Oh, she knew how absurd it was of her. She knew that Bill was in love with some starry-eyed cat of a girl out in America, and wouldn’t look at her, anyway; but that made no difference. If she couldn’t have Bill she wouldn’t have anyone—least of all Roderick, who jumped into cabs and left her standing on the pavement at the mercy, for all he knew, of men who looked like Airedale terriers.
She jerked up her head with a sudden unconscious movement of defiance and resolution. She had made her decision. The next moment she was opening her bag and feeling in it for the money earmarked earlier in the day for the relief of the distressed Mrs. Matilda Pawle. She pulled out the notes and dropped them in a rustling heap on the bed. They made an encouraging display. If she had ever thought of weakening and drawing back, the sight of this money gave her strength. It seemed to her a vast sum, the sort of sum on which a girl of careful habits could face the world indefinitely. And in the distant future when she had spent all this wealth, there was all the rest of her jewelry to fall back on. She hesitated no longer.
She went to cupboards, ransacked drawers. She pulled a suitcase out from under the bed. After a thoughtful interval devoted to making a selection of the things she could not possibly do without, she packed the suitcase. She scribbled a hasty note in pencil and fastened it to her pincushion. She tore the sheet from the bed and tied knots in it. She attached the sheet to the rail of the bed, dragged the bed to the window, and had just flung the window open when from the garden below there came to her ears a sudden uproar. With a startling abruptness the quiet night had become filled with noise and shoutings.
Flick leaned out, deeply interested. If there is one spot in the world free as a rule from alarms and excursions it is the aristocratic quarter of Wimbledon, that row of large mansions along the edge of the common where wealth and respectability dream and let the world go by. In all the five years of her residence at Holly House, Flick could recall no event of any description that had even bordered on drama. Yet now, if she could believe the evidence of her ears, drama was stalking abroad in the night as nakedly as in the more vivacious portions of Moscow. Dark figures were racing on the lawn, voices shouted hoarsely. She could detect the deep bay of Colonel Bagshott, of Pondicherry Lodge, the shriller yapping of Mr. Byng-Jervoise, of The Towers. Her Uncle George was bawling to somebody to fetch a policeman.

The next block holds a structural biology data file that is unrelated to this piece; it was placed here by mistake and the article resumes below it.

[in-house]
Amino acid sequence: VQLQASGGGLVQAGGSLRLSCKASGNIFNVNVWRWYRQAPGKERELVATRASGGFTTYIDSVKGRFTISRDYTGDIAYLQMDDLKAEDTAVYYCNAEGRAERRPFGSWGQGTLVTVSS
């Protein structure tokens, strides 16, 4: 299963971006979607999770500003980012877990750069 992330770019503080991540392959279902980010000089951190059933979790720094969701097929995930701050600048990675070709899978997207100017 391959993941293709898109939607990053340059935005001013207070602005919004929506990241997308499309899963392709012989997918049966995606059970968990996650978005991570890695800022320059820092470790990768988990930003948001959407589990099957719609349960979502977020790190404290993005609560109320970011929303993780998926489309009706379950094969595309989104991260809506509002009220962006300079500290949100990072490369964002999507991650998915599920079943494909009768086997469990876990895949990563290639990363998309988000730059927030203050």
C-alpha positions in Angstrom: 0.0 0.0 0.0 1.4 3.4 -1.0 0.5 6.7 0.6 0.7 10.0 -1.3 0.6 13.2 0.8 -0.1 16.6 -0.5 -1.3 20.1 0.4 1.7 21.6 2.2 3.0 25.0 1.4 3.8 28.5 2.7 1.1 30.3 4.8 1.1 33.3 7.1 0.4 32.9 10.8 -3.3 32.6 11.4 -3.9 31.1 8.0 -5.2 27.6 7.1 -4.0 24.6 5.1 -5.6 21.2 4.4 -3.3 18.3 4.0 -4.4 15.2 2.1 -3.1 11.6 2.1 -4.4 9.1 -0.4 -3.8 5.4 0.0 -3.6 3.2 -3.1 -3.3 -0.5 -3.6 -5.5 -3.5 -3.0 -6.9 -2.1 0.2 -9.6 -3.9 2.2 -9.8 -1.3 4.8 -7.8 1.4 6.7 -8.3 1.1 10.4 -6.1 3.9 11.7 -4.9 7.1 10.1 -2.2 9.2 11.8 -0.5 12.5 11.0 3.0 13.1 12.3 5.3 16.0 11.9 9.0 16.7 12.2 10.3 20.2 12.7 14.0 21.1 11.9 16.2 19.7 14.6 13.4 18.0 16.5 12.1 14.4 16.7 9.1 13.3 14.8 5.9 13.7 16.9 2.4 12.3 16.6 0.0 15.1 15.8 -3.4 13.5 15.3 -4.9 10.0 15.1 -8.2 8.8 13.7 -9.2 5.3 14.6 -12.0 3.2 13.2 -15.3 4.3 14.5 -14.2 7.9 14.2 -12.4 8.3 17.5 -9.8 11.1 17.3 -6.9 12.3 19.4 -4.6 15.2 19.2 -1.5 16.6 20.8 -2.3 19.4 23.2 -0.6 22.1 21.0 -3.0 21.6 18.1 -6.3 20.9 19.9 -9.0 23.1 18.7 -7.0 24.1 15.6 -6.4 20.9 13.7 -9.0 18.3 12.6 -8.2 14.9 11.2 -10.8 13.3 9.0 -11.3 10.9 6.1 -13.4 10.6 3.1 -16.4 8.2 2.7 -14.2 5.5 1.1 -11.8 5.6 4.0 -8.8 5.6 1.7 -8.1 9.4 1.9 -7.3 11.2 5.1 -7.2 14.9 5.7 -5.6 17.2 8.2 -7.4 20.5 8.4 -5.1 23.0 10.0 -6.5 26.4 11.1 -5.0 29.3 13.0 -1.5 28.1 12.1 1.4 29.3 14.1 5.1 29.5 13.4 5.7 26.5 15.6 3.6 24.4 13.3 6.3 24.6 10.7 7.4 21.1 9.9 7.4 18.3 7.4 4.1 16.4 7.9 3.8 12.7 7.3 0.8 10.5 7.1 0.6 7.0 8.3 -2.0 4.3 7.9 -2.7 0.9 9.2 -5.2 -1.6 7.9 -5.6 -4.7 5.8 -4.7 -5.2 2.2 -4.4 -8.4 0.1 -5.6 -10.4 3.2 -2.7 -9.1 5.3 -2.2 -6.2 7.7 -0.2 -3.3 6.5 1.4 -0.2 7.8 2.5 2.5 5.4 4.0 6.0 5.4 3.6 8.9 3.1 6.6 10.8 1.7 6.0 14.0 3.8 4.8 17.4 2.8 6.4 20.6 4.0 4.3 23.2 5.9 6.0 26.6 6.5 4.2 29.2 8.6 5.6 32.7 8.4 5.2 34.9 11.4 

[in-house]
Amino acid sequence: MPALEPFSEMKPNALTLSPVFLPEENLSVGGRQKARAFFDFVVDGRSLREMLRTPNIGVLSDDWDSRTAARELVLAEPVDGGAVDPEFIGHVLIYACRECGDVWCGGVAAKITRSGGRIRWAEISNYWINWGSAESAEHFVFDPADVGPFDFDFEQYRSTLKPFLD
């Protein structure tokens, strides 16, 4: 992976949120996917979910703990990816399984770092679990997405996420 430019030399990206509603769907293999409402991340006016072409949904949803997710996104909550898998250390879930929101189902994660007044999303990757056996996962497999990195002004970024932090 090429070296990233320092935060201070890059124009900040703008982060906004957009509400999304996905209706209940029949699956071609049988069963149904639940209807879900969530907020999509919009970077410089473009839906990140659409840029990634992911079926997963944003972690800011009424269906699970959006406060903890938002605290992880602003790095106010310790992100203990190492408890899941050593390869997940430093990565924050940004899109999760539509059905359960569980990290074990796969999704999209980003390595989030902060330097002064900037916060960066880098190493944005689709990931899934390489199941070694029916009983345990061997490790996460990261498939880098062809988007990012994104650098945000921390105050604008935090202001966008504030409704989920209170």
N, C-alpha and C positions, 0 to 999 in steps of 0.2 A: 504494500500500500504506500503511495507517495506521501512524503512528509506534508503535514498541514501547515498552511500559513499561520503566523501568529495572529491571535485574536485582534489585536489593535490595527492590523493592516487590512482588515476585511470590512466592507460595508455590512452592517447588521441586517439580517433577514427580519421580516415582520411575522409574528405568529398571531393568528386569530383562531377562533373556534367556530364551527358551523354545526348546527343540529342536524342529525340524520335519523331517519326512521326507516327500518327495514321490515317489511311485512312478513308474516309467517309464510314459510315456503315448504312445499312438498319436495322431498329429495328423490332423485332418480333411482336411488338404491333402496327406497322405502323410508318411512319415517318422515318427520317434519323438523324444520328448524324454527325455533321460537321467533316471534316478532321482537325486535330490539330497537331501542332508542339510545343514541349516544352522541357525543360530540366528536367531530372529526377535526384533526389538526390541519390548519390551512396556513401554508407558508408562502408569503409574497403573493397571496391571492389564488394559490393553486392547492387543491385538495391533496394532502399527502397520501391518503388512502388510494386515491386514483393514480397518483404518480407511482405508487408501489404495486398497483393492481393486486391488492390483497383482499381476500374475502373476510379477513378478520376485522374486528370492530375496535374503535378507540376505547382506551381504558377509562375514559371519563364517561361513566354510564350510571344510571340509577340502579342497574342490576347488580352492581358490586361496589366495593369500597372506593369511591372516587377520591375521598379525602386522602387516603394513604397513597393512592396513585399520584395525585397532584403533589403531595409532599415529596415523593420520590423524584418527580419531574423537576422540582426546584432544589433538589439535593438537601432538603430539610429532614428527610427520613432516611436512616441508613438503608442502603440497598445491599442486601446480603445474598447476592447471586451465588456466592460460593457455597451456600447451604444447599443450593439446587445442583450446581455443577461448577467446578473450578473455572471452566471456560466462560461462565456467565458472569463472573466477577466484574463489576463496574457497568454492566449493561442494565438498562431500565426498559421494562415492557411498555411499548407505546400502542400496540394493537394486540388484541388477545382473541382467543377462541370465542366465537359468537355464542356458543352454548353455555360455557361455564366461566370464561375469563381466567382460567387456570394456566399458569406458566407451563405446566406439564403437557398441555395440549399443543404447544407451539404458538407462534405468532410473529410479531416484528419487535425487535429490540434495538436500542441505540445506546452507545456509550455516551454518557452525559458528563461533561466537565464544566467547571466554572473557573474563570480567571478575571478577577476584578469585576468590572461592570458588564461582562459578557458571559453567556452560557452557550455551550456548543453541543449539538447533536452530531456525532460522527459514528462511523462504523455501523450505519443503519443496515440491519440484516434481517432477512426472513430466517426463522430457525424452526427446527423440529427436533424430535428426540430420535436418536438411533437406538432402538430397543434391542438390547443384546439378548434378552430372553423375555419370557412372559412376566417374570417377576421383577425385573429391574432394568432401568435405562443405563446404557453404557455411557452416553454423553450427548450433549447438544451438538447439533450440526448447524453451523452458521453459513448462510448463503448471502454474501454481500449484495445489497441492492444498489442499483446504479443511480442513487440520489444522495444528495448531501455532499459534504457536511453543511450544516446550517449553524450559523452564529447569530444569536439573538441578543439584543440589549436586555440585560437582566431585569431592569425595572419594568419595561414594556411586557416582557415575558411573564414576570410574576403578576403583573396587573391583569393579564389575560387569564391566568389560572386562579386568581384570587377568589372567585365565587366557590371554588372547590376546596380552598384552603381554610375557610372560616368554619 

Flick forgot her troubles in the thrill of these amazing goings on. She leaned farther out of the window, annoyed by the fact that her vision was much impeded by the roof of a sort of outhouse immediately below her window. A few moments before she had been extremely grateful to Providence for having supplied this outhouse roof as an aid to her escape; but now she resented its presence. The spirit of youth called to her not to miss a bit of this, for it was good; and she chafed to think that she was missing practically all of it.
The shouts increased in volume. The flying figures continued to fly. Then suddenly there echoed through the night a tremendous splash. Even an onlooker whose view was cut off by an outhouse roof could interpret the inner meaning of this, and Flick understood it instantly. Somebody had fallen into the pond.
She hoped it was her Uncle George.